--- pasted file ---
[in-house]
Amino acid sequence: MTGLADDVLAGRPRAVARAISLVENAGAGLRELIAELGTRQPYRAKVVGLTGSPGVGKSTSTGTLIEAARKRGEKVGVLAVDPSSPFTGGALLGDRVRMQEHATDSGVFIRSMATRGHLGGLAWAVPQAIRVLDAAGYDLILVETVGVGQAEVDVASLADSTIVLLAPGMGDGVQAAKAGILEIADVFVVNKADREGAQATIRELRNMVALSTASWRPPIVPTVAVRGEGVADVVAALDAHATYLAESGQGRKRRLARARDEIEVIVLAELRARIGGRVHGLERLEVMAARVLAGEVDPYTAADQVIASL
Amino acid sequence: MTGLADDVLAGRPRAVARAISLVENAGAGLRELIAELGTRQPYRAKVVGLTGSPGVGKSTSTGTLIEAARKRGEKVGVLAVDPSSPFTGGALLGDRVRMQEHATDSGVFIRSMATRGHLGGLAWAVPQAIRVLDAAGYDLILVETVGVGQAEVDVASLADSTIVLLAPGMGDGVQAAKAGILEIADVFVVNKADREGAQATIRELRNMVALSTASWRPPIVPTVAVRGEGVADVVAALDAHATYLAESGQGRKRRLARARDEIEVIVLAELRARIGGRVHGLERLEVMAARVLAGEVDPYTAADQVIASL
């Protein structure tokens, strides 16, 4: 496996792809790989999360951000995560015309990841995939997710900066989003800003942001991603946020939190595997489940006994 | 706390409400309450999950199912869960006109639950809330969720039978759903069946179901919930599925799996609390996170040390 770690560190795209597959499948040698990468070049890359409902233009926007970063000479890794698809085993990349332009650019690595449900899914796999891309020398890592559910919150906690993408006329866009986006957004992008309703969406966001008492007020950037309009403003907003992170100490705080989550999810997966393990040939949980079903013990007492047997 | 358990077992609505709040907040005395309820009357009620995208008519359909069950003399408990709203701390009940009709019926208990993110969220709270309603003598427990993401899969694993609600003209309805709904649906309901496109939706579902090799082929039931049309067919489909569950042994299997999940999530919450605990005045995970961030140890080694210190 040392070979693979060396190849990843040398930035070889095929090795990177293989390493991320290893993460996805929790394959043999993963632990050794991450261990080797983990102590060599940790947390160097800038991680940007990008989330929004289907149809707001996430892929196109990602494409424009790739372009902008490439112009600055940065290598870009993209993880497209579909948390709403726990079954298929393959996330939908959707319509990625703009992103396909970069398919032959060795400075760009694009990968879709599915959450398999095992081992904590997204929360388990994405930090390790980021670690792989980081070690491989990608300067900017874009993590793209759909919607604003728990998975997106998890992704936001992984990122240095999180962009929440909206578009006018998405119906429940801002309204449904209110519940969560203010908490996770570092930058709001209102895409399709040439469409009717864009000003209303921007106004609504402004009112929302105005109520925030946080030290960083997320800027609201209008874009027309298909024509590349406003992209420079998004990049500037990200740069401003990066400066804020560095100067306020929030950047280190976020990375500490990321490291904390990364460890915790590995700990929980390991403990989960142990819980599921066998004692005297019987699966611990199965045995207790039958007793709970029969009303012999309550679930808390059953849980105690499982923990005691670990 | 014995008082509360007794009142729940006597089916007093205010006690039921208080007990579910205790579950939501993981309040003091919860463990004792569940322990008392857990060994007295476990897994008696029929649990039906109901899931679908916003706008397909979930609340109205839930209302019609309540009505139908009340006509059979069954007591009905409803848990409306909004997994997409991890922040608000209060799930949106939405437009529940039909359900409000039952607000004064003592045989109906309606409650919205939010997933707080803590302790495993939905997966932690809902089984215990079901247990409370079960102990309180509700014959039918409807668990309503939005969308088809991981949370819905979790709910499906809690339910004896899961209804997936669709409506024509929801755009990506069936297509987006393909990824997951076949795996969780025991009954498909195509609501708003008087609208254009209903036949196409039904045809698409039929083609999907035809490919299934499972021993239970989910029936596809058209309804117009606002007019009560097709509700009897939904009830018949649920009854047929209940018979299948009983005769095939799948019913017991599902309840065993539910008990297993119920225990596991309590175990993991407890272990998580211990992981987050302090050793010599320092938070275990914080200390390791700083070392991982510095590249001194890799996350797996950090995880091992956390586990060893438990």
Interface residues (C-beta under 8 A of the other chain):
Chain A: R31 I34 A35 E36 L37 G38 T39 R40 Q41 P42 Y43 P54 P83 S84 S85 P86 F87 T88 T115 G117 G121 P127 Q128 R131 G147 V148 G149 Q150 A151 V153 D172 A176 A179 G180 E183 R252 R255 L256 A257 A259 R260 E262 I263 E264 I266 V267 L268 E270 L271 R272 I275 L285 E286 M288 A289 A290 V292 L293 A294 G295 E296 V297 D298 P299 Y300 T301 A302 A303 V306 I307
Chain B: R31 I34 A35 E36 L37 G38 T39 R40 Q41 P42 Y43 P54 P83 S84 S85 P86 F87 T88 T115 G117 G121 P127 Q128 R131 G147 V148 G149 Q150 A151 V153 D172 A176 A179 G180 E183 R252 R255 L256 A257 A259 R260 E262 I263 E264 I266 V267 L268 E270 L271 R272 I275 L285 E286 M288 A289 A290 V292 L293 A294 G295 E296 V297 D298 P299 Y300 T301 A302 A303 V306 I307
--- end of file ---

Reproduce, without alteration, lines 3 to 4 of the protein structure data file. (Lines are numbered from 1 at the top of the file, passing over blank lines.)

Amino acid sequence: MTGLADDVLAGRPRAVARAISLVENAGAGLRELIAELGTRQPYRAKVVGLTGSPGVGKSTSTGTLIEAARKRGEKVGVLAVDPSSPFTGGALLGDRVRMQEHATDSGVFIRSMATRGHLGGLAWAVPQAIRVLDAAGYDLILVETVGVGQAEVDVASLADSTIVLLAPGMGDGVQAAKAGILEIADVFVVNKADREGAQATIRELRNMVALSTASWRPPIVPTVAVRGEGVADVVAALDAHATYLAESGQGRKRRLARARDEIEVIVLAELRARIGGRVHGLERLEVMAARVLAGEVDPYTAADQVIASL
């Protein structure tokens, strides 16, 4: 496996792809790989999360951000995560015309990841995939997710900066989003800003942001991603946020939190595997489940006994 | 706390409400309450999950199912869960006109639950809330969720039978759903069946179901919930599925799996609390996170040390 770690560190795209597959499948040698990468070049890359409902233009926007970063000479890794698809085993990349332009650019690595449900899914796999891309020398890592559910919150906690993408006329866009986006957004992008309703969406966001008492007020950037309009403003907003992170100490705080989550999810997966393990040939949980079903013990007492047997 | 358990077992609505709040907040005395309820009357009620995208008519359909069950003399408990709203701390009940009709019926208990993110969220709270309603003598427990993401899969694993609600003209309805709904649906309901496109939706579902090799082929039931049309067919489909569950042994299997999940999530919450605990005045995970961030140890080694210190 040392070979693979060396190849990843040398930035070889095929090795990177293989390493991320290893993460996805929790394959043999993963632990050794991450261990080797983990102590060599940790947390160097800038991680940007990008989330929004289907149809707001996430892929196109990602494409424009790739372009902008490439112009600055940065290598870009993209993880497209579909948390709403726990079954298929393959996330939908959707319509990625703009992103396909970069398919032959060795400075760009694009990968879709599915959450398999095992081992904590997204929360388990994405930090390790980021670690792989980081070690491989990608300067900017874009993590793209759909919607604003728990998975997106998890992704936001992984990122240095999180962009929440909206578009006018998405119906429940801002309204449904209110519940969560203010908490996770570092930058709001209102895409399709040439469409009717864009000003209303921007106004609504402004009112929302105005109520925030946080030290960083997320800027609201209008874009027309298909024509590349406003992209420079998004990049500037990200740069401003990066400066804020560095100067306020929030950047280190976020990375500490990321490291904390990364460890915790590995700990929980390991403990989960142990819980599921066998004692005297019987699966611990199965045995207790039958007793709970029969009303012999309550679930808390059953849980105690499982923990005691670990 | 014995008082509360007794009142729940006597089916007093205010006690039921208080007990579910205790579950939501993981309040003091919860463990004792569940322990008392857990060994007295476990897994008696029929649990039906109901899931679908916003706008397909979930609340109205839930209302019609309540009505139908009340006509059979069954007591009905409803848990409306909004997994997409991890922040608000209060799930949106939405437009529940039909359900409000039952607000004064003592045989109906309606409650919205939010997933707080803590302790495993939905997966932690809902089984215990079901247990409370079960102990309180509700014959039918409807668990309503939005969308088809991981949370819905979790709910499906809690339910004896899961209804997936669709409506024509929801755009990506069936297509987006393909990824997951076949795996969780025991009954498909195509609501708003008087609208254009209903036949196409039904045809698409039929083609999907035809490919299934499972021993239970989910029936596809058209309804117009606002007019009560097709509700009897939904009830018949649920009854047929209940018979299948009983005769095939799948019913017991599902309840065993539910008990297993119920225990596991309590175990993991407890272990998580211990992981987050302090050793010599320092938070275990914080200390390791700083070392991982510095590249001194890799996350797996950090995880091992956390586990060893438990």